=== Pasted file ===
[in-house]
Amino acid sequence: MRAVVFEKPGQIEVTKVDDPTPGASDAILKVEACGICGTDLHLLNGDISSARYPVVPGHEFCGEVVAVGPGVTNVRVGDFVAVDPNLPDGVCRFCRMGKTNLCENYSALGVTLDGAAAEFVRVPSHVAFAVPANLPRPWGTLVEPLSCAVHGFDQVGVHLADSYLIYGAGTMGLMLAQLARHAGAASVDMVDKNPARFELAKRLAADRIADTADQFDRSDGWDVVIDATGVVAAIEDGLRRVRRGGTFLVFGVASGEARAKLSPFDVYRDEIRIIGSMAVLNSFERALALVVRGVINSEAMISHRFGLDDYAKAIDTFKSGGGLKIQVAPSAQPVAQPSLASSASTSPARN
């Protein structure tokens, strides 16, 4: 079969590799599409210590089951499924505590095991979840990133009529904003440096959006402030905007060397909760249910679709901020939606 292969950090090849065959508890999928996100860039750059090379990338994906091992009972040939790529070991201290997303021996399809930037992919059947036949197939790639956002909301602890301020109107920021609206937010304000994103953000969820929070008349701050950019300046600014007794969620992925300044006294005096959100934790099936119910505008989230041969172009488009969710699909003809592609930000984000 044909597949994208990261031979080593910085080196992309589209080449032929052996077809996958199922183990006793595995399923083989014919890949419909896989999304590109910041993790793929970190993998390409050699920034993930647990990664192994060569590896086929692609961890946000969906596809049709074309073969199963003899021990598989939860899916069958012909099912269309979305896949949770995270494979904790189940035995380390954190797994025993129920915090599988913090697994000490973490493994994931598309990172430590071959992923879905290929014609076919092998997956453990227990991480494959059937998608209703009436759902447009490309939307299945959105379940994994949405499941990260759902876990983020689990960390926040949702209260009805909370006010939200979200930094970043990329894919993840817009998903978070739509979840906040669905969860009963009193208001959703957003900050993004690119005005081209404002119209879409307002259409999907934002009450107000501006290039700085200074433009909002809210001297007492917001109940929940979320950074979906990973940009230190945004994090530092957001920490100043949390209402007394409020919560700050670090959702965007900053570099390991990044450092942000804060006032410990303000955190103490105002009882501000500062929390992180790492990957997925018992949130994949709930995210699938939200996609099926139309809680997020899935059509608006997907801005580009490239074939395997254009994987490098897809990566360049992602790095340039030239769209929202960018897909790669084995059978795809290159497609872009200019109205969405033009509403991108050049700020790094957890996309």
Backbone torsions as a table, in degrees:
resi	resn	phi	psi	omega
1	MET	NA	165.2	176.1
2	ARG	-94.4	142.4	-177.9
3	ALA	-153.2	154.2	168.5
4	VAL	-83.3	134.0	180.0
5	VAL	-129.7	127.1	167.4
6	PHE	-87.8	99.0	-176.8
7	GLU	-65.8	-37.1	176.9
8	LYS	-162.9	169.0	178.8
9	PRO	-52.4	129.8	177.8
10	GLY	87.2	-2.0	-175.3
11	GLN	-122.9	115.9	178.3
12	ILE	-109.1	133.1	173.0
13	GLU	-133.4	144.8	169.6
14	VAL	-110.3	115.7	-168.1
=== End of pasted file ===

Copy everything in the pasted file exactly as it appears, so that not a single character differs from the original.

[in-house]
Amino acid sequence: MRAVVFEKPGQIEVTKVDDPTPGASDAILKVEACGICGTDLHLLNGDISSARYPVVPGHEFCGEVVAVGPGVTNVRVGDFVAVDPNLPDGVCRFCRMGKTNLCENYSALGVTLDGAAAEFVRVPSHVAFAVPANLPRPWGTLVEPLSCAVHGFDQVGVHLADSYLIYGAGTMGLMLAQLARHAGAASVDMVDKNPARFELAKRLAADRIADTADQFDRSDGWDVVIDATGVVAAIEDGLRRVRRGGTFLVFGVASGEARAKLSPFDVYRDEIRIIGSMAVLNSFERALALVVRGVINSEAMISHRFGLDDYAKAIDTFKSGGGLKIQVAPSAQPVAQPSLASSASTSPARN
């Protein structure tokens, strides 16, 4: 079969590799599409210590089951499924505590095991979840990133009529904003440096959006402030905007060397909760249910679709901020939606 292969950090090849065959508890999928996100860039750059090379990338994906091992009972040939790529070991201290997303021996399809930037992919059947036949197939790639956002909301602890301020109107920021609206937010304000994103953000969820929070008349701050950019300046600014007794969620992925300044006294005096959100934790099936119910505008989230041969172009488009969710699909003809592609930000984000 044909597949994208990261031979080593910085080196992309589209080449032929052996077809996958199922183990006793595995399923083989014919890949419909896989999304590109910041993790793929970190993998390409050699920034993930647990990664192994060569590896086929692609961890946000969906596809049709074309073969199963003899021990598989939860899916069958012909099912269309979305896949949770995270494979904790189940035995380390954190797994025993129920915090599988913090697994000490973490493994994931598309990172430590071959992923879905290929014609076919092998997956453990227990991480494959059937998608209703009436759902447009490309939307299945959105379940994994949405499941990260759902876990983020689990960390926040949702209260009805909370006010939200979200930094970043990329894919993840817009998903978070739509979840906040669905969860009963009193208001959703957003900050993004690119005005081209404002119209879409307002259409999907934002009450107000501006290039700085200074433009909002809210001297007492917001109940929940979320950074979906990973940009230190945004994090530092957001920490100043949390209402007394409020919560700050670090959702965007900053570099390991990044450092942000804060006032410990303000955190103490105002009882501000500062929390992180790492990957997925018992949130994949709930995210699938939200996609099926139309809680997020899935059509608006997907801005580009490239074939395997254009994987490098897809990566360049992602790095340039030239769209929202960018897909790669084995059978795809290159497609872009200019109205969405033009509403991108050049700020790094957890996309």
Backbone torsions as a table, in degrees:
resi	resn	phi	psi	omega
1	MET	NA	165.2	176.1
2	ARG	-94.4	142.4	-177.9
3	ALA	-153.2	154.2	168.5
4	VAL	-83.3	134.0	180.0
5	VAL	-129.7	127.1	167.4
6	PHE	-87.8	99.0	-176.8
7	GLU	-65.8	-37.1	176.9
8	LYS	-162.9	169.0	178.8
9	PRO	-52.4	129.8	177.8
10	GLY	87.2	-2.0	-175.3
11	GLN	-122.9	115.9	178.3
12	ILE	-109.1	133.1	173.0
13	GLU	-133.4	144.8	169.6
14	VAL	-110.3	115.7	-168.1